Cleans Part 2 of 2

Following on from last weeks blog, this week will break down the complicated movement known as the clean. The clean is the first part of the competition lift, the “Clean & Jerk” (next week I will cover the jerk).

The clean is typically regarded as the most complicated lift to learn along with the snatch as it’s a whole body, multi joint multi muscle movement. If you are a performance athlete, you would likely benefit from the valuable attributes this lift enhances. When this lift is programmed correctly, it allows the development of explosive power, maximum speed, entire body co-ordination and base line strength improvements. There are many different programming methods for the clean, the movement is typically broken down into segmental portions that focus on parts of the lift. Below is a walkthrough of the clean in its entirety, its purpose is to serve as a guide and nothing more. Each of us have different abilities and restrictions in areas such as mobility, postural considerations and muscle fibre type preferences, use my previous writings to identify what yours are and if you think the clean will benefit you, give it a try.

Start Position:
1.) Approach the barbell with bumper plates, this ensures the bar is high enough from he ground to begin.
2.) Ensure you are on a lofting platform to avoid any injuries to yourself and those around you
3.) Your feet should adopt a slightly narrower stance than a squat, with your bodyweight over the middle of the feet.
4.) Knees should be in front of the bar and hip remain higher than the knees. This is not a squat or a deadlift, so don’t adopt those positions.
5.) Ensure your shoulder blades are and stay retracted and in front of the bar, with hands placed wider than shoulder width. Similar to a clock, if your head was 12 your hands would be down at 5 and 7.
6.) Traditional claw grip or hook grip should be enforced around the bar, with elbows maintaining tension, but relaxed pointing along the bar.

First Pull:
7.) The bar must now travel up, until it’s above the knees. It’s important to understand this motion is caused by knee extension and by keeping the back/trunk at a constant angle relative to the floor.
8.) Shoulders still remain in front of the bar, with weight distribution moving towards the heels and the head looking slightly up.
9.) In this phase the lift must be generated from the knees and not the hips to limit pressure on spine and increase force production.

Transition Phase:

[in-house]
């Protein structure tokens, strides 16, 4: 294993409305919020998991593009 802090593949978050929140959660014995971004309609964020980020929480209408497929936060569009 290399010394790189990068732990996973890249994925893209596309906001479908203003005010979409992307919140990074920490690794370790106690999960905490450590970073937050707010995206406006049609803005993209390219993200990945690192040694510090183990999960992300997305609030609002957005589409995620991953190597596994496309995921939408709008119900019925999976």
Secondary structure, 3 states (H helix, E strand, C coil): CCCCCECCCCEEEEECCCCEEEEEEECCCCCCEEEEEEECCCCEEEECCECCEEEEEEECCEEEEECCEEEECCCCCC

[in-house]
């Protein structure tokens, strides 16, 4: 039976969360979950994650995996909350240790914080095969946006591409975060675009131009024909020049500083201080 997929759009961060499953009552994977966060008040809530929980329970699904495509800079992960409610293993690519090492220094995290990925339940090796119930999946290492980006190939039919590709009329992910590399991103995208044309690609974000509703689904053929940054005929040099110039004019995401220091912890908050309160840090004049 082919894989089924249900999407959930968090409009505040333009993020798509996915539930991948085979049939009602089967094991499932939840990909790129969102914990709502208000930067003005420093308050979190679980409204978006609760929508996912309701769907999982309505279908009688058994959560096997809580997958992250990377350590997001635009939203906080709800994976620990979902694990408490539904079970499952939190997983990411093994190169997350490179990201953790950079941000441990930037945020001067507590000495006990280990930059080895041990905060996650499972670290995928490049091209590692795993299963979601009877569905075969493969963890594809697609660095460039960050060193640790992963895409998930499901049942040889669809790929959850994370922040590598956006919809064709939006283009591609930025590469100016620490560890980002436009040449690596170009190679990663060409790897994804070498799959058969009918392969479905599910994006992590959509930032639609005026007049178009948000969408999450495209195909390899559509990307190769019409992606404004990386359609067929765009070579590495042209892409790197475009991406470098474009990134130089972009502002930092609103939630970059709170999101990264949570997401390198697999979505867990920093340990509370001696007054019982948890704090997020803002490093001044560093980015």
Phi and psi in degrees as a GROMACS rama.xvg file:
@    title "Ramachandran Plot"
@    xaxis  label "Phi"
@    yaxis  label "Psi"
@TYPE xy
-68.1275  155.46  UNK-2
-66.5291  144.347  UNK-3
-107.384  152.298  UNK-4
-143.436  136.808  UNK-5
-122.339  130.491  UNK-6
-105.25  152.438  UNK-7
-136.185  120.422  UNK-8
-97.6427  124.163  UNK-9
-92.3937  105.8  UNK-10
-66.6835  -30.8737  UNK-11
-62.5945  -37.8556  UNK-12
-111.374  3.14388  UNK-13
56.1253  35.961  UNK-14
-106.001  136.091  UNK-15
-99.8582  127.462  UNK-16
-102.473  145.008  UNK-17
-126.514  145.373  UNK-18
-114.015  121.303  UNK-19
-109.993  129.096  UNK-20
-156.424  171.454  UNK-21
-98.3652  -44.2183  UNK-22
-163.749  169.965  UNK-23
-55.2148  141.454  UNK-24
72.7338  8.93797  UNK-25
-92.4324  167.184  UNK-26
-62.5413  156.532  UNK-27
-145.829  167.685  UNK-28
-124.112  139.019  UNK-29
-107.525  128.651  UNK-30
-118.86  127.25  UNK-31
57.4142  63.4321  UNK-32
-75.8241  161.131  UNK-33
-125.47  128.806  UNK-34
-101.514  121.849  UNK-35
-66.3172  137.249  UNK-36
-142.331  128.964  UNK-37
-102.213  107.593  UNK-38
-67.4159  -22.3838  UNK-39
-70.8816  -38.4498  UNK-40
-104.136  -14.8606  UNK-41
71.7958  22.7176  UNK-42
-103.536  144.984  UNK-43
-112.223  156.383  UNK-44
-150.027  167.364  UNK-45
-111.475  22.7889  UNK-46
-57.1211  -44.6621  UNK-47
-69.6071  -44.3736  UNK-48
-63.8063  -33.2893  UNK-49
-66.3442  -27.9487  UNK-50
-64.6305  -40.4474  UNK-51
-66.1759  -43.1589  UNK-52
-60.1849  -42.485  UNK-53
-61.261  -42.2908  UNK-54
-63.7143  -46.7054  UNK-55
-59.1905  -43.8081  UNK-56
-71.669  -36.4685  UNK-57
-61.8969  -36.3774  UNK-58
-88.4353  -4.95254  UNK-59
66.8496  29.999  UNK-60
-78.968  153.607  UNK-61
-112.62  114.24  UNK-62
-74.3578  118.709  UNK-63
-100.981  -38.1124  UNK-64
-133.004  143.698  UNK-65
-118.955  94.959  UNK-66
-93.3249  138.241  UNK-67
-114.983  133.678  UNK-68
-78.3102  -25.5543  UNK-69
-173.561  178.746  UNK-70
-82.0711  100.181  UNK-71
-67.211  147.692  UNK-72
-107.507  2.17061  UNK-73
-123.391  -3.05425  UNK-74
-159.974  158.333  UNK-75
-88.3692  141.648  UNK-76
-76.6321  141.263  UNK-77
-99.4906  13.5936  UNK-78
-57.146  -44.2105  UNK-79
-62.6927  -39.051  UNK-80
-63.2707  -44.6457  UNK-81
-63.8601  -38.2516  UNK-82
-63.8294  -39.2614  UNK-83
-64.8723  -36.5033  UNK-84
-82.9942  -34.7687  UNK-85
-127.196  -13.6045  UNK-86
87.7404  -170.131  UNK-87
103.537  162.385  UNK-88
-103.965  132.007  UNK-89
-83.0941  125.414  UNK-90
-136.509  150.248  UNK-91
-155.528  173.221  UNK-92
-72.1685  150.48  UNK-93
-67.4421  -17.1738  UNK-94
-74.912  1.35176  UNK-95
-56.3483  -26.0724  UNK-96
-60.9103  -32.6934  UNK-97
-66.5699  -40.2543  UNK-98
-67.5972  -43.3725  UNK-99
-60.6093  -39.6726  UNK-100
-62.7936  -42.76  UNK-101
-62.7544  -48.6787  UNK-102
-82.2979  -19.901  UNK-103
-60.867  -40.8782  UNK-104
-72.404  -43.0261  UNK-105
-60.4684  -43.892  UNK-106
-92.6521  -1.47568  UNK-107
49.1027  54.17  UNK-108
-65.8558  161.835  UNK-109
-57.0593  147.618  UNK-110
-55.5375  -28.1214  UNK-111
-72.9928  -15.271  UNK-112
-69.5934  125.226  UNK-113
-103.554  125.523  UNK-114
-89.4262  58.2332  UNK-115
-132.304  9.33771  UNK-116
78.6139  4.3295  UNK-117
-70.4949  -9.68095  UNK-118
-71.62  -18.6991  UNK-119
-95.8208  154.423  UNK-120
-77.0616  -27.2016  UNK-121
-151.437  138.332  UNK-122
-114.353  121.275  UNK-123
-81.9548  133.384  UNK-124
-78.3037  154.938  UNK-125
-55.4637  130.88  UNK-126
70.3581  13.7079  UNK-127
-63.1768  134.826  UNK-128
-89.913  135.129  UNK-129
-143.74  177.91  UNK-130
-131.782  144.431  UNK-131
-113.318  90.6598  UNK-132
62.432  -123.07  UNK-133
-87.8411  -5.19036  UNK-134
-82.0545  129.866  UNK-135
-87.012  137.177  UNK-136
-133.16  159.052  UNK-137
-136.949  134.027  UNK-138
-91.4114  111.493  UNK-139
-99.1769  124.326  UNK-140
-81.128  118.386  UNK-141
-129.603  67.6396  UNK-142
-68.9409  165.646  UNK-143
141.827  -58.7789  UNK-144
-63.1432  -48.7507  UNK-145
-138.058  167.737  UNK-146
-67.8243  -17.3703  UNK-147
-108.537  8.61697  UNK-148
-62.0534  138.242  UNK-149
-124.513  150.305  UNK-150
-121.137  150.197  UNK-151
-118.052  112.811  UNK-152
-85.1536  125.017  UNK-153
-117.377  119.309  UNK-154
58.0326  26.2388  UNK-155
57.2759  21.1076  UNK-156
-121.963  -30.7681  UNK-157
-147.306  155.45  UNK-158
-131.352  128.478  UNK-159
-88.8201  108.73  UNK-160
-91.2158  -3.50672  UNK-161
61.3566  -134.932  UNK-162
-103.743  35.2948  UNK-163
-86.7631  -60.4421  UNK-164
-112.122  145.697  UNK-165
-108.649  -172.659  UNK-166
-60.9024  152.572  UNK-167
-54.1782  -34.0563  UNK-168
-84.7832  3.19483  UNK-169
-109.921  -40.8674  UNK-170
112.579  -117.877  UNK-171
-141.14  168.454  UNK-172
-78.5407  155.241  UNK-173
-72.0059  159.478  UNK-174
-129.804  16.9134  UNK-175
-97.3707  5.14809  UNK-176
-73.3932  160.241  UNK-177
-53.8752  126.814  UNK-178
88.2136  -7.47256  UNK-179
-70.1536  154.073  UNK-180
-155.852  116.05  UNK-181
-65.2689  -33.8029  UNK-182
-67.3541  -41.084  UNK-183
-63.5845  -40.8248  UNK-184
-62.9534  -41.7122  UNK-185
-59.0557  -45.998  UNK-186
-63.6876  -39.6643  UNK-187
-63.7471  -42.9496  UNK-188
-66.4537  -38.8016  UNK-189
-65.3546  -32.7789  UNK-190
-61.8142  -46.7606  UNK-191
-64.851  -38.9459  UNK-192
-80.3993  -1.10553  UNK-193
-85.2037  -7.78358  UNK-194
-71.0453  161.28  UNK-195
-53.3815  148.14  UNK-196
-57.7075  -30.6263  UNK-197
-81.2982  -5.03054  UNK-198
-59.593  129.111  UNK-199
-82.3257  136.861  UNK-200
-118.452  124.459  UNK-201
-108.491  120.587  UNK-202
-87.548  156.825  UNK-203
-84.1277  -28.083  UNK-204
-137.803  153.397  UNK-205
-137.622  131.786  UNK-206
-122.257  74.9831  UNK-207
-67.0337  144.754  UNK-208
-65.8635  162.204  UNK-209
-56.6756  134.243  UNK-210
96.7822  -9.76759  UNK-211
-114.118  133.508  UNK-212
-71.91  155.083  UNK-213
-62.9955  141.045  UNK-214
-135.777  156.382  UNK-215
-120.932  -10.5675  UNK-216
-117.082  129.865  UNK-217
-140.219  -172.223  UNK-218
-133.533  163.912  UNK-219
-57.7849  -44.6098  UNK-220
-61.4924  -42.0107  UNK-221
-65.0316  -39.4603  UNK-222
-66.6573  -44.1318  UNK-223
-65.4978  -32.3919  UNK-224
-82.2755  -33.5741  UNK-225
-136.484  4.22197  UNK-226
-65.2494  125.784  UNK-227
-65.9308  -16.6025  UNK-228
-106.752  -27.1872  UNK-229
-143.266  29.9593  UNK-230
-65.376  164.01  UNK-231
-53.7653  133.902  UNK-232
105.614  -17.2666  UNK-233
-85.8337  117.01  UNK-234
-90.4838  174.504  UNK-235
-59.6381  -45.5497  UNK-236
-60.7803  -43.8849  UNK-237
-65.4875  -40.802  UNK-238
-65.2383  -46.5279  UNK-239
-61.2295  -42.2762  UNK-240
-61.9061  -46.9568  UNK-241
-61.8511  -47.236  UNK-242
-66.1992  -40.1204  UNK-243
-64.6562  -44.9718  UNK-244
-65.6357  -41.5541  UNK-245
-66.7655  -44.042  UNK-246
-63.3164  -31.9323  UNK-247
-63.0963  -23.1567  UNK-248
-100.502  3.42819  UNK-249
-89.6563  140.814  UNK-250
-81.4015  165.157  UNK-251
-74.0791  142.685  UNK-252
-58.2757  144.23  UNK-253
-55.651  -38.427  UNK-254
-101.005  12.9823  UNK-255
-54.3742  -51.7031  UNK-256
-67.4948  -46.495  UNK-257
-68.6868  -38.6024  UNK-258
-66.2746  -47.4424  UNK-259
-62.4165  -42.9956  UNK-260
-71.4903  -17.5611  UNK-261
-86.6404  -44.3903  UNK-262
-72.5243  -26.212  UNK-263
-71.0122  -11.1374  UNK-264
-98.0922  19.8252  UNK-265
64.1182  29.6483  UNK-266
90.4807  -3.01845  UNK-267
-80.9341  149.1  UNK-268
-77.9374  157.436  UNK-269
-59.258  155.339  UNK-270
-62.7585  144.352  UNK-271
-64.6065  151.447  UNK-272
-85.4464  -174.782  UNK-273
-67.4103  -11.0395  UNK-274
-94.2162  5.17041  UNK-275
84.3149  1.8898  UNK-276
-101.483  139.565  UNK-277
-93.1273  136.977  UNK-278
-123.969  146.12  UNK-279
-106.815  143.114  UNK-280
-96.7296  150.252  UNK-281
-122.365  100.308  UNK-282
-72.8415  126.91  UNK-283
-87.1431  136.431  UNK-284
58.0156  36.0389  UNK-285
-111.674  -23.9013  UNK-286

10.) As the bar travels up past the knee, the pressure should move towards the mid foot with heels flat on the ground.
11.) The hips extend aggressively with the torso/trunk moving backward/upward into a vertical position, a vital component of the lift as it creates a stretch/shortening response that’s plyometric in nature.
12.) The knee bend portion of this phase is essential to reduce tension in the back and a major factor in force production, as advanced lifters who learn to accelerate the bar faster in this phase will allow greater loads to be moved at greater velocities

Jump Position:
13.) This position is kept very briefly and the feet remain flat with pressure mid-foot.
14.) The bar brushes the mid-thigh, not banging or being dragged across.
15.) Hips are behind bar with knees bent at 130-140 degrees and the trunk nearly vertical.

Second Pull, Jump Position:
16.) Triple extension of the ankles, knees and hips occur generating as much force as possible.
17.) At the peak of the triple extension, the shoulder perform a violent shrug motion as the bar moves straight up in front of the body.
18.) Arms remain straight and turns out and the pressure over towards the front of the foot.

Drop Under Bar:
19.) As the bar reaches its peak ascent, momentum causes the elbows to flex.
20.) Drop the hips as fast as possible pulling the body under the bar and landing on flat feet.
21.) Pressure now moves back towards the heels.
22.) Whip the elbows under and through the bar into a front squat position.

Receiving The Bar:
23.) The bar should now be caught in the front squat position and you should be at your lowest point in the squat, taking the weight of the bar on the anterior deltoids.

24.) Drive powerfully upwards into a standing position, almost bouncing up from the bottom squat position after catching the bar.
25.) Trunk remains upright with the chest driving up and foot pressure moves back to mid foot.

Step back from the bar allowing it to fall to the ground or prepare for a subsequent Split Jerk movement.

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